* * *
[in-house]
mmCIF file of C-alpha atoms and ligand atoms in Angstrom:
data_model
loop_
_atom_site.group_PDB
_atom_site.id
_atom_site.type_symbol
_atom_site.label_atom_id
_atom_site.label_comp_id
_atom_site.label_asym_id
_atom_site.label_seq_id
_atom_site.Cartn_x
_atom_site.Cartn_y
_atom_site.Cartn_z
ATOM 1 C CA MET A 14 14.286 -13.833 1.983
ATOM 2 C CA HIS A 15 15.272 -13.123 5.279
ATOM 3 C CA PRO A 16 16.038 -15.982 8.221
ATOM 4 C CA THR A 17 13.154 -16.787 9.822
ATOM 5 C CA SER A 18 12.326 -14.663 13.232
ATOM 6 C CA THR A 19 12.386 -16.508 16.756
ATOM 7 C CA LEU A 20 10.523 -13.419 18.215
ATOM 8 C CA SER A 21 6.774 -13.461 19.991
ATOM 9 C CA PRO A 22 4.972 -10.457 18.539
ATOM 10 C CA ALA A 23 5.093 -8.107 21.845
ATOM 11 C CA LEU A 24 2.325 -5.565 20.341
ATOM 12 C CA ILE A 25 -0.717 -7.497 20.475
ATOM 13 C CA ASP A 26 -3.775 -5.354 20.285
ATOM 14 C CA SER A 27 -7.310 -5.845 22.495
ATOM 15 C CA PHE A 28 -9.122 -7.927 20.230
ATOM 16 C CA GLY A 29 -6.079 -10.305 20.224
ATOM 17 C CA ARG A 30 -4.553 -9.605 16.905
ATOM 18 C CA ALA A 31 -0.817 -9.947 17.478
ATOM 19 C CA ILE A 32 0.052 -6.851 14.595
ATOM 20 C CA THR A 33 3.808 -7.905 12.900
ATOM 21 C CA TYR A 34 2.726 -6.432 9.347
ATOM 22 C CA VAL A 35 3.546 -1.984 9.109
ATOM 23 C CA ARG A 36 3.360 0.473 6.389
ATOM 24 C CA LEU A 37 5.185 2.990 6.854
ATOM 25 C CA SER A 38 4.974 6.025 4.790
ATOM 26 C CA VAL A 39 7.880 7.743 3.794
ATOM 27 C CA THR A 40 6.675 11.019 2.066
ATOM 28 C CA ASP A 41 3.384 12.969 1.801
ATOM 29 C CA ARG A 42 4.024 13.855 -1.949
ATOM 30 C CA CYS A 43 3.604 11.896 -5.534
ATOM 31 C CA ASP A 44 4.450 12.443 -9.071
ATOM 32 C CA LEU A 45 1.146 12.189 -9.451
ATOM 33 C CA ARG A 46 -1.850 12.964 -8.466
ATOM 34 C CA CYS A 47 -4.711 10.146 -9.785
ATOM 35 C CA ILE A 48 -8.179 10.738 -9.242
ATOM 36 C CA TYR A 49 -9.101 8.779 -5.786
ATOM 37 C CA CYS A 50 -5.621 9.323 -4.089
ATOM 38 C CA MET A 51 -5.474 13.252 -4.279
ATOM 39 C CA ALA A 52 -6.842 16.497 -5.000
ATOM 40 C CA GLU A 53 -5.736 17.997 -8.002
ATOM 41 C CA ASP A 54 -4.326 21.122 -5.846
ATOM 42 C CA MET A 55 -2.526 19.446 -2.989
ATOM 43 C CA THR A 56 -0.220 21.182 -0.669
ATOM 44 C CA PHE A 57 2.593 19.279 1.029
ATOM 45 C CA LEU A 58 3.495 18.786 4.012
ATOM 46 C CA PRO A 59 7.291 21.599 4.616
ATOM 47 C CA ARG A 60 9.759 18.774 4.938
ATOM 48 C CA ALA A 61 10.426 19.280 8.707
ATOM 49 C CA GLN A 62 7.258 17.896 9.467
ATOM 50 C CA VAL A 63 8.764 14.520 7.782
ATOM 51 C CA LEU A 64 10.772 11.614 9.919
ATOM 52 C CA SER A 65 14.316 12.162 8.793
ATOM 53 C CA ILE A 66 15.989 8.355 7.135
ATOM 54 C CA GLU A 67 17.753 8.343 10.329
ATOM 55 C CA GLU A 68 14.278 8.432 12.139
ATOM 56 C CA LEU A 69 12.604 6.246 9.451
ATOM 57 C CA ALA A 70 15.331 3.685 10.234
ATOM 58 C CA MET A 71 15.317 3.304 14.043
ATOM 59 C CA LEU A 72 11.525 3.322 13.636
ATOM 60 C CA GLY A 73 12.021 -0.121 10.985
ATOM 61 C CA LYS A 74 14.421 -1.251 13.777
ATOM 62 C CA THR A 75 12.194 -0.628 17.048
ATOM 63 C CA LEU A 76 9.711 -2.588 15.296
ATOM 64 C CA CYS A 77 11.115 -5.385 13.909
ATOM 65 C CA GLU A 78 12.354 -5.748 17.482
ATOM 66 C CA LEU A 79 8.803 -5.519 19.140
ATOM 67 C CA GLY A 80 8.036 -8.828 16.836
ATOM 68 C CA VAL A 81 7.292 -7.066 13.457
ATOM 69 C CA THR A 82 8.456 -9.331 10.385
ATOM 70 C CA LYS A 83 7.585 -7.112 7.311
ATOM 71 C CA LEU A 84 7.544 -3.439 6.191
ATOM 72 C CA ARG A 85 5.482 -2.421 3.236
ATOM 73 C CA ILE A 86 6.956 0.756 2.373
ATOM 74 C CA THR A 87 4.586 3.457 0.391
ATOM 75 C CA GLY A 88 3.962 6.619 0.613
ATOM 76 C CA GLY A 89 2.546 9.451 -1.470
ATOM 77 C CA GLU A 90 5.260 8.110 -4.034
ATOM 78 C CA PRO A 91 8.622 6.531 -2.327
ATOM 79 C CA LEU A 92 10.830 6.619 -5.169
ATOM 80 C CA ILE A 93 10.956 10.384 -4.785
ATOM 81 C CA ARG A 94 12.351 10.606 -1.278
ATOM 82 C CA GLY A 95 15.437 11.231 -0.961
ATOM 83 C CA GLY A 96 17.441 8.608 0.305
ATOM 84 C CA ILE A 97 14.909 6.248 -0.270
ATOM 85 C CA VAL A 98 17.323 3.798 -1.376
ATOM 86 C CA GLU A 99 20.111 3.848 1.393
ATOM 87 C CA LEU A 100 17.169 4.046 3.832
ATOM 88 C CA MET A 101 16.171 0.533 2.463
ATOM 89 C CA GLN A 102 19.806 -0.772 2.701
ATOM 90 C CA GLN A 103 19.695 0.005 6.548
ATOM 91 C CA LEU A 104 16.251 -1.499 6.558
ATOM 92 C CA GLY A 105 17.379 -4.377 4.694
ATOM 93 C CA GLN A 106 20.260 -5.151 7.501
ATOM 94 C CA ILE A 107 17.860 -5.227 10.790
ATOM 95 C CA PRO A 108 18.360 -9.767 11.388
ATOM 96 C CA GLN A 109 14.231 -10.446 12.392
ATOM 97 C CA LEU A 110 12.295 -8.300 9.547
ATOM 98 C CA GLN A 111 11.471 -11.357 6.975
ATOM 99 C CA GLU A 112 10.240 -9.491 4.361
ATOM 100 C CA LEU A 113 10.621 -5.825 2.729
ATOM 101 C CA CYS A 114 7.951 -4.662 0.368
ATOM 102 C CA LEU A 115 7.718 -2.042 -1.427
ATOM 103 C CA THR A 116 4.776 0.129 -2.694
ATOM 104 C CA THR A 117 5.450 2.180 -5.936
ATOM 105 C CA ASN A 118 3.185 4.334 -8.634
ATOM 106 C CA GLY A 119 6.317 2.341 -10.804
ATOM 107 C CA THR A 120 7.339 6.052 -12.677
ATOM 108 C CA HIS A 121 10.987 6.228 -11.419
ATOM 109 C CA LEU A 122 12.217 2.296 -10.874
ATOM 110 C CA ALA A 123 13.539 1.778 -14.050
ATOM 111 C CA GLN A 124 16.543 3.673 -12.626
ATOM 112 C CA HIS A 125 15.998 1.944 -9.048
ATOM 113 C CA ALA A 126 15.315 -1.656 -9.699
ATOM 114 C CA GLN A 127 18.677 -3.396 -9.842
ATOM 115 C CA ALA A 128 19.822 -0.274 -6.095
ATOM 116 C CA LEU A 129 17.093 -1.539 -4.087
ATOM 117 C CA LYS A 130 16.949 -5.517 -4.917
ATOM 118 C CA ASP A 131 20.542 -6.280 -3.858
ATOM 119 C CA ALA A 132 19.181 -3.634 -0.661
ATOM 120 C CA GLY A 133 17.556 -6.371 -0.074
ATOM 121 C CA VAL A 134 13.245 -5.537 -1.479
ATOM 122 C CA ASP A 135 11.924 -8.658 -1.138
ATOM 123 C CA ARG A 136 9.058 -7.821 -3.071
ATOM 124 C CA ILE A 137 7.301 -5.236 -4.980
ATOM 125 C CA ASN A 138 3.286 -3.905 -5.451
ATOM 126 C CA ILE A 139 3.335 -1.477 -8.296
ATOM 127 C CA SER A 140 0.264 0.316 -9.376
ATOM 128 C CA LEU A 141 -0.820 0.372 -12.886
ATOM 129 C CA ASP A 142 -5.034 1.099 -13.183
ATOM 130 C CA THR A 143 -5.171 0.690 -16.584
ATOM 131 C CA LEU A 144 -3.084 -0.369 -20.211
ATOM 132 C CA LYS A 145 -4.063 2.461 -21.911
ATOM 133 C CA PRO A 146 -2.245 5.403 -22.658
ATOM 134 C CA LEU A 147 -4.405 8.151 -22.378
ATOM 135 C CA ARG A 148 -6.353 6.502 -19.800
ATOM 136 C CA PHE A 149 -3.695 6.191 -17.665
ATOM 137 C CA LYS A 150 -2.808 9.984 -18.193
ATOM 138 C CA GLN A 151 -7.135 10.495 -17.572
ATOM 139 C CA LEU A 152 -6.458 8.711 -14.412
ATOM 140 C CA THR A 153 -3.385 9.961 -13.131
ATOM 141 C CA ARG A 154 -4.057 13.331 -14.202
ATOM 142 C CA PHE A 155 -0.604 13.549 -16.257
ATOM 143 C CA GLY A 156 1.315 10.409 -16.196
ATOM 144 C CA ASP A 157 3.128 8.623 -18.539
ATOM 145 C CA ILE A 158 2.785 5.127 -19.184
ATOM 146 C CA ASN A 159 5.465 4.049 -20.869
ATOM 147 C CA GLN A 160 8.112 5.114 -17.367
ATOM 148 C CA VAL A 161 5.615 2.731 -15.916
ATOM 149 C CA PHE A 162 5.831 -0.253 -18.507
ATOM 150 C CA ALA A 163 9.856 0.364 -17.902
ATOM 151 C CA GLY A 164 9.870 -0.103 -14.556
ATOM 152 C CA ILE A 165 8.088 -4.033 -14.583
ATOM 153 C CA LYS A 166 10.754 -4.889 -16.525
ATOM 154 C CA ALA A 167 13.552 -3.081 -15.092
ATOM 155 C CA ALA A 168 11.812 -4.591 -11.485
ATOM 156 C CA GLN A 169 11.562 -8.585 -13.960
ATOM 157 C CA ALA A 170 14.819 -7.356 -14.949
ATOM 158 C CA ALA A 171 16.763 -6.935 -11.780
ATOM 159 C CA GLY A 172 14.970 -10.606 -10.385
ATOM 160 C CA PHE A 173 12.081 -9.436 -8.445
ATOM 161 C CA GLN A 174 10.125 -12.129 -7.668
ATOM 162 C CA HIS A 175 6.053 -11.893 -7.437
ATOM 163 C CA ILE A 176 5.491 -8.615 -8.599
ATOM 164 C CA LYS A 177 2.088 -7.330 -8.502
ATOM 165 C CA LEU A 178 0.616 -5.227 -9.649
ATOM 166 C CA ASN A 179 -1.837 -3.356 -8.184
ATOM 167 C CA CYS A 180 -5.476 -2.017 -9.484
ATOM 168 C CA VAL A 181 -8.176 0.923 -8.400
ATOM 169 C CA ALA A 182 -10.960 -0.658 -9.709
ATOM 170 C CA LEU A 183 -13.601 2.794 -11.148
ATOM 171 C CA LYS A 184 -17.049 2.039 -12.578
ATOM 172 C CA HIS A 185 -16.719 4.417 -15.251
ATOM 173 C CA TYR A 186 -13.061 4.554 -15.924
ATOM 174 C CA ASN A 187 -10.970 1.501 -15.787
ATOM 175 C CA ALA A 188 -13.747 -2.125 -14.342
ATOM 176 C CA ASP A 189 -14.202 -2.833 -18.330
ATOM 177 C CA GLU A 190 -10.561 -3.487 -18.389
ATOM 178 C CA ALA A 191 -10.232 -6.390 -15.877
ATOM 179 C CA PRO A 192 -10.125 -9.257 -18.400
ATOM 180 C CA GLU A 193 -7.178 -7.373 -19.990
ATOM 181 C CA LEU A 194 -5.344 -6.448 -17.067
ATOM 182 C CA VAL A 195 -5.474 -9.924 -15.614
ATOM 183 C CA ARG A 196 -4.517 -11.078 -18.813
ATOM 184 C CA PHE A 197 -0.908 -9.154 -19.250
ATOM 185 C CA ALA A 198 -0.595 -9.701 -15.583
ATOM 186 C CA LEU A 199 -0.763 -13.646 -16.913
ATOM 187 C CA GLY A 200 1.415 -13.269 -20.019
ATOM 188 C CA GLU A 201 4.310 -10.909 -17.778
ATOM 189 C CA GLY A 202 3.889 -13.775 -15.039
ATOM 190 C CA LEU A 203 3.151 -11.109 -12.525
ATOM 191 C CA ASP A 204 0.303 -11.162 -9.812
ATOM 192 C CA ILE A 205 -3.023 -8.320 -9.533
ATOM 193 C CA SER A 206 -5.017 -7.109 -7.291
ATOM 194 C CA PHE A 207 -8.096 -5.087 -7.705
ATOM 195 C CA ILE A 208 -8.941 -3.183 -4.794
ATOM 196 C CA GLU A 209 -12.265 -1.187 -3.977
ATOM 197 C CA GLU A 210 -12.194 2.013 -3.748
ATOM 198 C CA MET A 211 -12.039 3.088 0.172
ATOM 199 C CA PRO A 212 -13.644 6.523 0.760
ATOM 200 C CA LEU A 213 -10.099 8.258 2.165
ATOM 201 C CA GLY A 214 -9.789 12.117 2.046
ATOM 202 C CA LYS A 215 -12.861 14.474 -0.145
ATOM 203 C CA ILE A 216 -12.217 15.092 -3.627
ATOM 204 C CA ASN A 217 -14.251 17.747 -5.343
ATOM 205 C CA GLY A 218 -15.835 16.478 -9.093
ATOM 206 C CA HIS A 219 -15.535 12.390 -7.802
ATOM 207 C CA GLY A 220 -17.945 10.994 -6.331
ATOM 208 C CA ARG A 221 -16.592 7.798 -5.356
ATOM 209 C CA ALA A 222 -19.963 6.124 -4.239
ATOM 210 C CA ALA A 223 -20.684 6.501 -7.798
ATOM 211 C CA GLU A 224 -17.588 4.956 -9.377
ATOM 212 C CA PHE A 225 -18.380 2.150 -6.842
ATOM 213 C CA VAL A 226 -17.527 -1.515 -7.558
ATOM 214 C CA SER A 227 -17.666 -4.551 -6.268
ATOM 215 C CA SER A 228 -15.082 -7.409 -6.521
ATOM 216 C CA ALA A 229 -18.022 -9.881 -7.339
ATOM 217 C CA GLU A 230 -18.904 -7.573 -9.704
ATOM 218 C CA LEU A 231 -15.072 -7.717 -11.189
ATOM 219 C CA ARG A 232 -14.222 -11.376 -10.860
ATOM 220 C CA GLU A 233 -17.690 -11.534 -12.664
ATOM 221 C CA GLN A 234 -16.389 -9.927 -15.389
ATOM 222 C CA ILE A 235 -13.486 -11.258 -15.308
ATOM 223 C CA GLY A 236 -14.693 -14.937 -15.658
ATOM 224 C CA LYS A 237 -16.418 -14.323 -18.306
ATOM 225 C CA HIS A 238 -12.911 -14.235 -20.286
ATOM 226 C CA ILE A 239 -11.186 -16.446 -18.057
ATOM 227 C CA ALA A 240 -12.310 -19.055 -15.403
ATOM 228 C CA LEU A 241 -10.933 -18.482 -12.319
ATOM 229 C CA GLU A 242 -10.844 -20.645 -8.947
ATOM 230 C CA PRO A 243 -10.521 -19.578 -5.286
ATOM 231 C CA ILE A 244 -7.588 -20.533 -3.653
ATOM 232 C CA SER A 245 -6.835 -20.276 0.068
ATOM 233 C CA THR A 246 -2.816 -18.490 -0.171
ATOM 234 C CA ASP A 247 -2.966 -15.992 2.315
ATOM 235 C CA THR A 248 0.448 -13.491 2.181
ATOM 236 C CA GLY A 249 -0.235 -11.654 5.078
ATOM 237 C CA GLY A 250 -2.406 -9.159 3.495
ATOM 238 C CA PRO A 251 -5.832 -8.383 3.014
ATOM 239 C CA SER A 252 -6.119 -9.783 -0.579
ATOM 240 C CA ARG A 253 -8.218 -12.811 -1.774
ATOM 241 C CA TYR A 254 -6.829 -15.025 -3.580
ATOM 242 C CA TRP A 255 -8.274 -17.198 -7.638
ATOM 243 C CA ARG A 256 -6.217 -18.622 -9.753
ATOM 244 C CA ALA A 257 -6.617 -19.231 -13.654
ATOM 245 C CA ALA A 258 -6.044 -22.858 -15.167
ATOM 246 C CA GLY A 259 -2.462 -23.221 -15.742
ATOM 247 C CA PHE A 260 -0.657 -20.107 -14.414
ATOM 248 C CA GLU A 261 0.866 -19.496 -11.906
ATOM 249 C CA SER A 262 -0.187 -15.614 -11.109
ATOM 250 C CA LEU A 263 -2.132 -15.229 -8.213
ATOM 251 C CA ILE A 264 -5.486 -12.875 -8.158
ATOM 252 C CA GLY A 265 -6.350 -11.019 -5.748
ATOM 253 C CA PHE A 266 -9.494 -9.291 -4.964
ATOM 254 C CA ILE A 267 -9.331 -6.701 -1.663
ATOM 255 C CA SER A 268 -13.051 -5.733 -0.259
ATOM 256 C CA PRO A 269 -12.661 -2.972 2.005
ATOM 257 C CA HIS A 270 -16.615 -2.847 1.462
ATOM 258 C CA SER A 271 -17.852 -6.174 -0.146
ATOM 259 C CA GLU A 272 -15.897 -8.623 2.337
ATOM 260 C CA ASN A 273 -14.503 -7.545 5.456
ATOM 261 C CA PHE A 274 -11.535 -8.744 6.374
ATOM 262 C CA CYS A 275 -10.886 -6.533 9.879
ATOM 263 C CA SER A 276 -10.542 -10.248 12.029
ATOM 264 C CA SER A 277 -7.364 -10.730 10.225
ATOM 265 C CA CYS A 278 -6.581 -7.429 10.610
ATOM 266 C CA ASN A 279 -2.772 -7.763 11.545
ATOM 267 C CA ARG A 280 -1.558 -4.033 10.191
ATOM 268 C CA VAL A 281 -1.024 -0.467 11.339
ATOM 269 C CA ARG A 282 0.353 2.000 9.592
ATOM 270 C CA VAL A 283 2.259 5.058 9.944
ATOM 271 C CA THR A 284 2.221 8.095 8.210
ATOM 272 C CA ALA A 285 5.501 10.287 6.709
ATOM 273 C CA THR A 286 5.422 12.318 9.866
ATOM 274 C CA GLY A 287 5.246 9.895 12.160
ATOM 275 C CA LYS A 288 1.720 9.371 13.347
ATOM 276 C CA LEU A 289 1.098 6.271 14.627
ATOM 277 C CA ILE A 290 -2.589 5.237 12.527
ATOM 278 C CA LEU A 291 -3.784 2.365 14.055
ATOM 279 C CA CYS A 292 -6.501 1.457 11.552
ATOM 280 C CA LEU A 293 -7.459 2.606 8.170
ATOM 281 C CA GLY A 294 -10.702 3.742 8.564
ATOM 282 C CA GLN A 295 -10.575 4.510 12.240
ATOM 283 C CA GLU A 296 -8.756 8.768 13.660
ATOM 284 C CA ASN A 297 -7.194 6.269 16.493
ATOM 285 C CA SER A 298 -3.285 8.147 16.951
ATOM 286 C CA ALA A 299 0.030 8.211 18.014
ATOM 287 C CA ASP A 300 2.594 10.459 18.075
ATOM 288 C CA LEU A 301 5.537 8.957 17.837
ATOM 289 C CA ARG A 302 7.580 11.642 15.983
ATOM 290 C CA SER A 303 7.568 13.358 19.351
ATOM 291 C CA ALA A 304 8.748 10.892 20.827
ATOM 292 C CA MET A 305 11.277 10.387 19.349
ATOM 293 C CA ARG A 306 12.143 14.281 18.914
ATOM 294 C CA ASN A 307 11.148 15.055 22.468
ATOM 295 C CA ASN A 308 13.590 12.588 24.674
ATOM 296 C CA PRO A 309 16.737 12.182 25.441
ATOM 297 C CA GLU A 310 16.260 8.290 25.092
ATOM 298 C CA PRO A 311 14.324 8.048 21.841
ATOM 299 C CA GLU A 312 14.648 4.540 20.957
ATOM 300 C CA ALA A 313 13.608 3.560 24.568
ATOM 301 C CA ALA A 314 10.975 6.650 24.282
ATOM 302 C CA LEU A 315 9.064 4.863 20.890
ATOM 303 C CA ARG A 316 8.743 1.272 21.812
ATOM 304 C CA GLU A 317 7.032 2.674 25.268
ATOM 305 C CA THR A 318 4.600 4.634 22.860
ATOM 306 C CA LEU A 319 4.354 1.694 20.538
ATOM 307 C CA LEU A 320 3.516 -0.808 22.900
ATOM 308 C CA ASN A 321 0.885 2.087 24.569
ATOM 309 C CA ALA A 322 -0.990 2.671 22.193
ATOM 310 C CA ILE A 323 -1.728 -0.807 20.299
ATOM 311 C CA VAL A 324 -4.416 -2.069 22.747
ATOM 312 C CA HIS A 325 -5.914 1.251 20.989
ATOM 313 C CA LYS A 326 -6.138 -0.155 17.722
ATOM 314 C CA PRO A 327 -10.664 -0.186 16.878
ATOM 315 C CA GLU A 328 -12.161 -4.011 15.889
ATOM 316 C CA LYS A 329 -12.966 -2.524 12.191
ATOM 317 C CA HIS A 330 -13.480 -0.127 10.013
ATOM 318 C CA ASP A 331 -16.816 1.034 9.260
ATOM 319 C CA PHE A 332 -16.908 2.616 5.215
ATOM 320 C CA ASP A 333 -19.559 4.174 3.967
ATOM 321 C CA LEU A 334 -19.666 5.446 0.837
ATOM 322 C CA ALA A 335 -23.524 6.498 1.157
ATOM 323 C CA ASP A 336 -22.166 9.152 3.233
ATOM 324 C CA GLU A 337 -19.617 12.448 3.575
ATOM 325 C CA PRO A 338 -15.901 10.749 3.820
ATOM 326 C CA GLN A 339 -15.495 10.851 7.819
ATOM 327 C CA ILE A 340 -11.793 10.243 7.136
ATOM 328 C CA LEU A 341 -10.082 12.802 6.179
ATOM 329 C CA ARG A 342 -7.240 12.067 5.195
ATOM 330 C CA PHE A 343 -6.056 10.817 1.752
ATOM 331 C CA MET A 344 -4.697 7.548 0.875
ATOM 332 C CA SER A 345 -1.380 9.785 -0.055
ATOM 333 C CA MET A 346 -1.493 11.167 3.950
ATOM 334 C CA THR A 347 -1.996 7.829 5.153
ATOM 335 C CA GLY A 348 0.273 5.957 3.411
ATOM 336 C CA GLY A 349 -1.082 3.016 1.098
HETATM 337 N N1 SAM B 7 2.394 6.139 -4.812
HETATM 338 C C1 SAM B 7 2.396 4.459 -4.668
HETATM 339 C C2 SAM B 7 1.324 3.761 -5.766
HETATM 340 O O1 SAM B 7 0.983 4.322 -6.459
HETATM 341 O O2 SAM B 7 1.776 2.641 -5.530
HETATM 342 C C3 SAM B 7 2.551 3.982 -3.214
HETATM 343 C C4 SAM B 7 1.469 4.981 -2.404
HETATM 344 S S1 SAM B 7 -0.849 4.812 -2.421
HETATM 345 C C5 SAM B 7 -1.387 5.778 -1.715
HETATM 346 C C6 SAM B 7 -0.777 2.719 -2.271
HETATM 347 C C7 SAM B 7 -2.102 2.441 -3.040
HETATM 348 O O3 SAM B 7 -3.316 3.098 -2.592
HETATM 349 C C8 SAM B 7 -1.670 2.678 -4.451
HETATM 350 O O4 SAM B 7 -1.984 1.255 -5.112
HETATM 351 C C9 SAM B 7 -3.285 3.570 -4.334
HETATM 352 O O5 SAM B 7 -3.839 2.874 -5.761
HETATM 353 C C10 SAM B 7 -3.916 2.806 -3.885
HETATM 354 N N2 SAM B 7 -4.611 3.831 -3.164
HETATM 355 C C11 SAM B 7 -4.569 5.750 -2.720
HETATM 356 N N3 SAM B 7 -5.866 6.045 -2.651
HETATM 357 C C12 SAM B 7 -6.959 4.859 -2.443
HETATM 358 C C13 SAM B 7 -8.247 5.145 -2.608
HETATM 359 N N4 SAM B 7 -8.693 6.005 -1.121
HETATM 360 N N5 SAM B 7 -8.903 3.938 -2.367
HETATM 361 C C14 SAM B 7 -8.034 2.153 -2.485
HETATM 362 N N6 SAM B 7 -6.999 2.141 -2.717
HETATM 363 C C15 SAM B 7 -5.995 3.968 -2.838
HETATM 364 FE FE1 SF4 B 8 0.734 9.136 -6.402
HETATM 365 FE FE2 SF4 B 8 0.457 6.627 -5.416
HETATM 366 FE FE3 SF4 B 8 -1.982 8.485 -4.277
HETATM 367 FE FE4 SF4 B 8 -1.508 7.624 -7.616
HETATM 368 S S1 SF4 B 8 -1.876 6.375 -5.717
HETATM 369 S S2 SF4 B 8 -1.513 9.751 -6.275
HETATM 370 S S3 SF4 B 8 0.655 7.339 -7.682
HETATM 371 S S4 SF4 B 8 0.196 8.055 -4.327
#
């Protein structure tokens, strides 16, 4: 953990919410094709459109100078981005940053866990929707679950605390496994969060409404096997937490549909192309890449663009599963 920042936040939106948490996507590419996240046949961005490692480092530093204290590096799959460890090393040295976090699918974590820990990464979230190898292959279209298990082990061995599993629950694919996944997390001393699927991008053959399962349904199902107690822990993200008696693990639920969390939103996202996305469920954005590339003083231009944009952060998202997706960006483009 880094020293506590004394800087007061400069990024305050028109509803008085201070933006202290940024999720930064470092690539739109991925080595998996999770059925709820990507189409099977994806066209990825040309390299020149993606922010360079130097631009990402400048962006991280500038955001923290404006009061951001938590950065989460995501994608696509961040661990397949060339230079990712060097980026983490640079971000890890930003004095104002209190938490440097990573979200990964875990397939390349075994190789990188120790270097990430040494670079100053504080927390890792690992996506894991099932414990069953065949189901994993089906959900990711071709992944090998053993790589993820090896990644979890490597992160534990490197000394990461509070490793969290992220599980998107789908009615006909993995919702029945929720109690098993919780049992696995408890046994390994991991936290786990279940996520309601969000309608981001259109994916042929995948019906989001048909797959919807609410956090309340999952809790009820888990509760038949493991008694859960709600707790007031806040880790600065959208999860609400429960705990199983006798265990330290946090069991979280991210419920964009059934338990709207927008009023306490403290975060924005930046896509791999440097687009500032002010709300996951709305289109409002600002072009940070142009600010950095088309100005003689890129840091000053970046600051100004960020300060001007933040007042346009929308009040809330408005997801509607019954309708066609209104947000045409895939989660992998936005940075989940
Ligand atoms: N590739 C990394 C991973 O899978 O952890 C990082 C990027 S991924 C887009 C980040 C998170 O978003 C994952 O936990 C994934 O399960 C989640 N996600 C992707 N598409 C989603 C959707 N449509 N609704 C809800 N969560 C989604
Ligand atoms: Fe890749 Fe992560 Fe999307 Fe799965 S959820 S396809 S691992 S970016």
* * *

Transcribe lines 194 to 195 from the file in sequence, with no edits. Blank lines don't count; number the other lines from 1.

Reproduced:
ATOM 180 C CA GLU A 193 -7.178 -7.373 -19.990
ATOM 181 C CA LEU A 194 -5.344 -6.448 -17.067